The lord chief justice’s speech – the Legacy of Magna Carta: Justice in the 21st Century – given to a legal audience in New Zealand last month, was only released on Thursday.
“We have seen in England and Wales significant increases in court fees and the introduction in April of this year of mandatory fees to be paid by those convicted of crimes (either by plea or verdict),” Thomas explained.
“Whilst the judiciary has taken the view in modern times that modest fees in civil, family and tribunal cases are permissible and in accordance with the provisions of Magna Carta – and has made powerful submissions about the level of fees – it has left the balance as a matter for parliament to determine.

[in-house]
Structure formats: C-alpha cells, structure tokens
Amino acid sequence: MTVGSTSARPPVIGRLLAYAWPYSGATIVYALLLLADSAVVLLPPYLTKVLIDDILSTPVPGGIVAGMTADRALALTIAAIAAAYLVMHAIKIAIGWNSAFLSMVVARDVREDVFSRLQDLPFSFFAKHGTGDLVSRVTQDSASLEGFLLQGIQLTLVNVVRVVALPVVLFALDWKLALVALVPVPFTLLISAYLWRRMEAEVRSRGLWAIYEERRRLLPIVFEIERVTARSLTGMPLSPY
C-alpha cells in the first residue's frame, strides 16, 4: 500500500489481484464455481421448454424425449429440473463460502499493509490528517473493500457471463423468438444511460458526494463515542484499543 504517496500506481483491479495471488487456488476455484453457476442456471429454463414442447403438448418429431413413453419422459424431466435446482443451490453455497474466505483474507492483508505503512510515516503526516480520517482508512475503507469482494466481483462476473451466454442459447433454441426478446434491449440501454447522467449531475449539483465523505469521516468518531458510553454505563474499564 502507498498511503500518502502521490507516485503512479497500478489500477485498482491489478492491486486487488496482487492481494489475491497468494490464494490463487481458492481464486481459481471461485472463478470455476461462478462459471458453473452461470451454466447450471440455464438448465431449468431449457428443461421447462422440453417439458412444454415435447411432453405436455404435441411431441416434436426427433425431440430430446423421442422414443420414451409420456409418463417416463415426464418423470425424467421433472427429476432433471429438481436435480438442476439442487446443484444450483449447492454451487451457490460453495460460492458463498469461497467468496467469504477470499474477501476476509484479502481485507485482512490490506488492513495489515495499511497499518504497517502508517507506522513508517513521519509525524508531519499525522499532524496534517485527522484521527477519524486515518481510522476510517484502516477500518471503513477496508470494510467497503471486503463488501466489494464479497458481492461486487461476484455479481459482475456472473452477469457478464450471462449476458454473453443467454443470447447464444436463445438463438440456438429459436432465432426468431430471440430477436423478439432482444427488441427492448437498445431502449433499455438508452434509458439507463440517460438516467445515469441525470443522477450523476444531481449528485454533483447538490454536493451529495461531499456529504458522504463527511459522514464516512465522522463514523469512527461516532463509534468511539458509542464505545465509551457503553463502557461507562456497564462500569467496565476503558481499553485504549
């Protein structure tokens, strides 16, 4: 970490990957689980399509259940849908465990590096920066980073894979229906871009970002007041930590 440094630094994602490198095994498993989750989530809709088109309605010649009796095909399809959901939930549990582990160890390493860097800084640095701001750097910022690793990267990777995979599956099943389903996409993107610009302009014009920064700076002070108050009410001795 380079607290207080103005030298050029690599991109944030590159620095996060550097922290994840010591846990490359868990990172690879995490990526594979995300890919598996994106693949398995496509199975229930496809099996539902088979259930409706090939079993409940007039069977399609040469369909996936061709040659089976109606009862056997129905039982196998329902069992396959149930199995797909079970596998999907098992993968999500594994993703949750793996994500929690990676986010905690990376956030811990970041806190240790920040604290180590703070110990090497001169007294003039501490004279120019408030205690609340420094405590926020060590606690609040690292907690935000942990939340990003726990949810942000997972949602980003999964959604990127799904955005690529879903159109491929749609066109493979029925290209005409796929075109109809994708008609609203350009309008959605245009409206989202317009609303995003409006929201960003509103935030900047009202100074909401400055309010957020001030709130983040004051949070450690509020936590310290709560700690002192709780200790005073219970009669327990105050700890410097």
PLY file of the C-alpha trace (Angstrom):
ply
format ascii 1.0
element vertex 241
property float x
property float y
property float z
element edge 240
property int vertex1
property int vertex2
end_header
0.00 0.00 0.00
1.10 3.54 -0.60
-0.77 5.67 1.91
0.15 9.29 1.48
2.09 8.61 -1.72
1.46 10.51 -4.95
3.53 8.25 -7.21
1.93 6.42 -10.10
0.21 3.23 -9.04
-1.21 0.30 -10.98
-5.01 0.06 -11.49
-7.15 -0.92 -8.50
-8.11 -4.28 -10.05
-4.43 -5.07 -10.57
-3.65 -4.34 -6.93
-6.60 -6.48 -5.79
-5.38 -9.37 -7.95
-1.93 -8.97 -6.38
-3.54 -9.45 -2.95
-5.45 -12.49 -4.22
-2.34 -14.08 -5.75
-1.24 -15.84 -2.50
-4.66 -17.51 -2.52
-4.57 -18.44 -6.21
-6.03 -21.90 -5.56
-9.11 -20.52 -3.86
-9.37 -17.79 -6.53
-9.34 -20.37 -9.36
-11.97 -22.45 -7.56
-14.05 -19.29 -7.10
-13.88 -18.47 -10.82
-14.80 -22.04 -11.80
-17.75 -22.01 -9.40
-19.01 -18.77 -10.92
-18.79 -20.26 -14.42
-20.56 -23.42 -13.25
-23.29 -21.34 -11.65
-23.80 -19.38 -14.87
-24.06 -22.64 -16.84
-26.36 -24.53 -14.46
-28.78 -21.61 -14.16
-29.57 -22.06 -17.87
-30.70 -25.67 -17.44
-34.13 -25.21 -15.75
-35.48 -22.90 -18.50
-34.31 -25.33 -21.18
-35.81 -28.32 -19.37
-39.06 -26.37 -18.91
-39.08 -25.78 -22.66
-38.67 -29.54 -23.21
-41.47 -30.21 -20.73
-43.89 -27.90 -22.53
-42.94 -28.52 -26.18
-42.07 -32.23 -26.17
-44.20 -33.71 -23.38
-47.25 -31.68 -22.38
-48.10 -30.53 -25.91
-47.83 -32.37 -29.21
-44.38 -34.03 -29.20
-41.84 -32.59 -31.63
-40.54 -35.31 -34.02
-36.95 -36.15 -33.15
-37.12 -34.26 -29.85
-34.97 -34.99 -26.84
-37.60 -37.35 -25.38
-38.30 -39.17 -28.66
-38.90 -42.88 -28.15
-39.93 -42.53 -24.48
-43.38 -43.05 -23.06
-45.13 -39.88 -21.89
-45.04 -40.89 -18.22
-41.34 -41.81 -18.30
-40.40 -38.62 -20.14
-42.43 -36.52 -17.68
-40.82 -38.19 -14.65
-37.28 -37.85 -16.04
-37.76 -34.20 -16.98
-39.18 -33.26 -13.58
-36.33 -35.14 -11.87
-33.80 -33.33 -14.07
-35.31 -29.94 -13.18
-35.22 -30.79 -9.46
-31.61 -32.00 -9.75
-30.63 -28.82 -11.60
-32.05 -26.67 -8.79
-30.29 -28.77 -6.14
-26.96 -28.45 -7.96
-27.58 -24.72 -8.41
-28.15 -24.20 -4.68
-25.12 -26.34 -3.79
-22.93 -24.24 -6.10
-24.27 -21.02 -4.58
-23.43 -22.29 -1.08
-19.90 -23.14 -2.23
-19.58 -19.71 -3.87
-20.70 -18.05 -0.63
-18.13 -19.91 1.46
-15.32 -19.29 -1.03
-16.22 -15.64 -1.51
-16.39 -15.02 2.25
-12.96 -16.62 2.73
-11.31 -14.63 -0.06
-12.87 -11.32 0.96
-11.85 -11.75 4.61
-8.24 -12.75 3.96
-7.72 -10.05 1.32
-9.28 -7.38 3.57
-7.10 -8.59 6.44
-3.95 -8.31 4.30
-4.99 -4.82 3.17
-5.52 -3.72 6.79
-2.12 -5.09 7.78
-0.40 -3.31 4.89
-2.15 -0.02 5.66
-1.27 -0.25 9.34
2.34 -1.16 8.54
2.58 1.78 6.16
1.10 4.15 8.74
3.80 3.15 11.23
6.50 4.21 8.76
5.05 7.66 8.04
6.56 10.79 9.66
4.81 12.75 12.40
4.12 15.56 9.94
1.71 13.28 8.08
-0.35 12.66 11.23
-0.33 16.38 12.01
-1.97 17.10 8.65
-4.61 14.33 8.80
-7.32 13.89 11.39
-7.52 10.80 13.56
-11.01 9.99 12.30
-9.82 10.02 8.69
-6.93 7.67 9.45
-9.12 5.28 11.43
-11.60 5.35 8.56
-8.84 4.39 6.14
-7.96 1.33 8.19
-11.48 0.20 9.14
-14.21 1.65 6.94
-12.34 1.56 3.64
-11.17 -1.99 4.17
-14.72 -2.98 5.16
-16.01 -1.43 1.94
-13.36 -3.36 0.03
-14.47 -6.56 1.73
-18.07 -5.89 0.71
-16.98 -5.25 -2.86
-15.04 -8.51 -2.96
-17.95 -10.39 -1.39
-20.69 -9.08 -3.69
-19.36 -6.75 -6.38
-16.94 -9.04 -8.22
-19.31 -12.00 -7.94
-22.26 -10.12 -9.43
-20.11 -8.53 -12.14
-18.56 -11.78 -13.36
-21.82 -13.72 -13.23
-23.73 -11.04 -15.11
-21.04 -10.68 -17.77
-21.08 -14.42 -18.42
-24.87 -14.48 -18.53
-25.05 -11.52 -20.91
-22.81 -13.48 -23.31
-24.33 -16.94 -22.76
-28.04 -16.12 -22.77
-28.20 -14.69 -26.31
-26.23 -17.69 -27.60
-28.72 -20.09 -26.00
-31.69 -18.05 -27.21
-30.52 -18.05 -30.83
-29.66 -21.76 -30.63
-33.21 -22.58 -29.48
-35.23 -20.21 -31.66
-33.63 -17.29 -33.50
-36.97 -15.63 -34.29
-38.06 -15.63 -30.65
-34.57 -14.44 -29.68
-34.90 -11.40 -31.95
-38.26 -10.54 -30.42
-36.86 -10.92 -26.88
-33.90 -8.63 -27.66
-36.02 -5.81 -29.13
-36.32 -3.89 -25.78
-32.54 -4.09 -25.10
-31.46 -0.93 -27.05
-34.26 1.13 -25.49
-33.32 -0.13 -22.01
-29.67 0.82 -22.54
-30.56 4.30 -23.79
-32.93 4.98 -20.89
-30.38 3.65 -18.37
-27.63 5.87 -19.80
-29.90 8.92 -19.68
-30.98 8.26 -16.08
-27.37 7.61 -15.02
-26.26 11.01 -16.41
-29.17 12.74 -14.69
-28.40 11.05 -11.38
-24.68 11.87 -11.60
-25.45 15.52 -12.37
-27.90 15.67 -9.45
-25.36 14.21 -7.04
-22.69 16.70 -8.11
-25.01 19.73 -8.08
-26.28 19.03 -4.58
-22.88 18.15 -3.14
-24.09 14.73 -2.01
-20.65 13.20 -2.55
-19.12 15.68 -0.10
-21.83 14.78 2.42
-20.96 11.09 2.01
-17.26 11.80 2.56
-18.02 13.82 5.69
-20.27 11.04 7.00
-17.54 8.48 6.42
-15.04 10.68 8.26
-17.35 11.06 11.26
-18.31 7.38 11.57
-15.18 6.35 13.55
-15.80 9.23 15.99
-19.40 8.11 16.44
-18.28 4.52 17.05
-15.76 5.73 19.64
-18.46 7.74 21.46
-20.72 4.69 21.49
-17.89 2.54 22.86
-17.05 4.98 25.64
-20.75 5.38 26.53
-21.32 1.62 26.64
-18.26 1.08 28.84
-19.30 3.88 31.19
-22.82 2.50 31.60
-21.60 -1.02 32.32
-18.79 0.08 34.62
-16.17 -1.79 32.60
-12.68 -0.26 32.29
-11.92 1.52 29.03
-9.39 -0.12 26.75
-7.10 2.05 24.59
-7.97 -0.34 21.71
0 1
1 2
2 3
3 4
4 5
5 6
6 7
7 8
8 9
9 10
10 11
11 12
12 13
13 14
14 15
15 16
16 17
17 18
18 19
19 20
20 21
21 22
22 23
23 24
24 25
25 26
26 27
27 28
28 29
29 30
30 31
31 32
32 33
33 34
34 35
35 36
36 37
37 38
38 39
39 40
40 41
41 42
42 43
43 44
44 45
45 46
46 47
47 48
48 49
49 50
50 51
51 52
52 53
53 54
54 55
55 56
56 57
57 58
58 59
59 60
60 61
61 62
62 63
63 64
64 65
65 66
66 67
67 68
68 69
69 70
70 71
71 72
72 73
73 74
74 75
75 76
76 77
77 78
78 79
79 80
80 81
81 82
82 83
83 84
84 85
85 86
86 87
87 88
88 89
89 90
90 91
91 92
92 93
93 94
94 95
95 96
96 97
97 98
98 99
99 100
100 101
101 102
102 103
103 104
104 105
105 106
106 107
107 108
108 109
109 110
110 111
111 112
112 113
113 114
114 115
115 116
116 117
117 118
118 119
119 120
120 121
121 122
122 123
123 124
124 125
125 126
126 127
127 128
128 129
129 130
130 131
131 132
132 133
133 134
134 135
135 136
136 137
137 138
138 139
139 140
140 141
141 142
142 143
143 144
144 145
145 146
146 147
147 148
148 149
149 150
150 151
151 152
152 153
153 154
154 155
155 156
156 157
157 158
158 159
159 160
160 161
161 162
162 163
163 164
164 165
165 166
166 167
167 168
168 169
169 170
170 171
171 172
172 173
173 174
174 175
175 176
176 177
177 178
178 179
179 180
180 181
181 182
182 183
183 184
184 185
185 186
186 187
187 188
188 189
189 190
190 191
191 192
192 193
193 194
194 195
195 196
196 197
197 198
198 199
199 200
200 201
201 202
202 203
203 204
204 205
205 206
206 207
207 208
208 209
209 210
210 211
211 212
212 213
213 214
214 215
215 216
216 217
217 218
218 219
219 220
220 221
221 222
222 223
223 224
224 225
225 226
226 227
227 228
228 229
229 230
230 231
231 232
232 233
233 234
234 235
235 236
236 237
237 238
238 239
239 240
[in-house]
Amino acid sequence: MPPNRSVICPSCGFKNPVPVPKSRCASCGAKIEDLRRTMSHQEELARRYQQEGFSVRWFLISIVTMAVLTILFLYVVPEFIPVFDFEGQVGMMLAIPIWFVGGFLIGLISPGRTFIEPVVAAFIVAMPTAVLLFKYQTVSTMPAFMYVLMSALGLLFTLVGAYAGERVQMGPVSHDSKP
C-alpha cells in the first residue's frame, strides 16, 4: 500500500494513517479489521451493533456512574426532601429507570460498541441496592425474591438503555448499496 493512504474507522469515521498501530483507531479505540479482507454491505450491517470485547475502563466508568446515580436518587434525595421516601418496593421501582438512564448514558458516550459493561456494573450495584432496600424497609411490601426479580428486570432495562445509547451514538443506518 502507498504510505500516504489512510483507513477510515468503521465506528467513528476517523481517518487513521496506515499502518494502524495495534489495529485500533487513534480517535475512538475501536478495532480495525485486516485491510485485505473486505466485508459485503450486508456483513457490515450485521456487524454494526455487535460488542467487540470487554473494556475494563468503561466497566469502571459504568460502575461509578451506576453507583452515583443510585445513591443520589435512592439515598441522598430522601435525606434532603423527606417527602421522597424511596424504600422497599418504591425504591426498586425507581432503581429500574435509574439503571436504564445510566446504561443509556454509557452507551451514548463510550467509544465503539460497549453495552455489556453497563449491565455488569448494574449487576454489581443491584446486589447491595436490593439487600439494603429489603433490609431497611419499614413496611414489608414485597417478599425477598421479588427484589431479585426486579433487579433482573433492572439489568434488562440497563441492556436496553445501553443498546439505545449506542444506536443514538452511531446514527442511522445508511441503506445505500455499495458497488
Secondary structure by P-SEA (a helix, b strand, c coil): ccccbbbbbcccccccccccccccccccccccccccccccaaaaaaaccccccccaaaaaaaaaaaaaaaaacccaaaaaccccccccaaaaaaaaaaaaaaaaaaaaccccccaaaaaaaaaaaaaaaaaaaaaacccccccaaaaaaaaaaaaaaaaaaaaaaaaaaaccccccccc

“Nonetheless the scale of court fees, together with the cost of legal assistance, is putting access to justice out of the reach of most, imperilling a core principle of Magna Carta. It is something that the judiciary, working with the executive and legislative branches of the state, needs to address.”
And he's right. In order for there to be justice, the courts need to be accessible to all. If people can't afford to go to court, or are dissuaded from defending themselves by the prospect of being whacked with extra charges which equal or outweigh the possible penalty for the offence, then there is no justice.
The question now is whether someone will challenge these fees under the UK's Human Rights Act. Though I'm not sure how well that deals with questions of general policy rather than specific injury.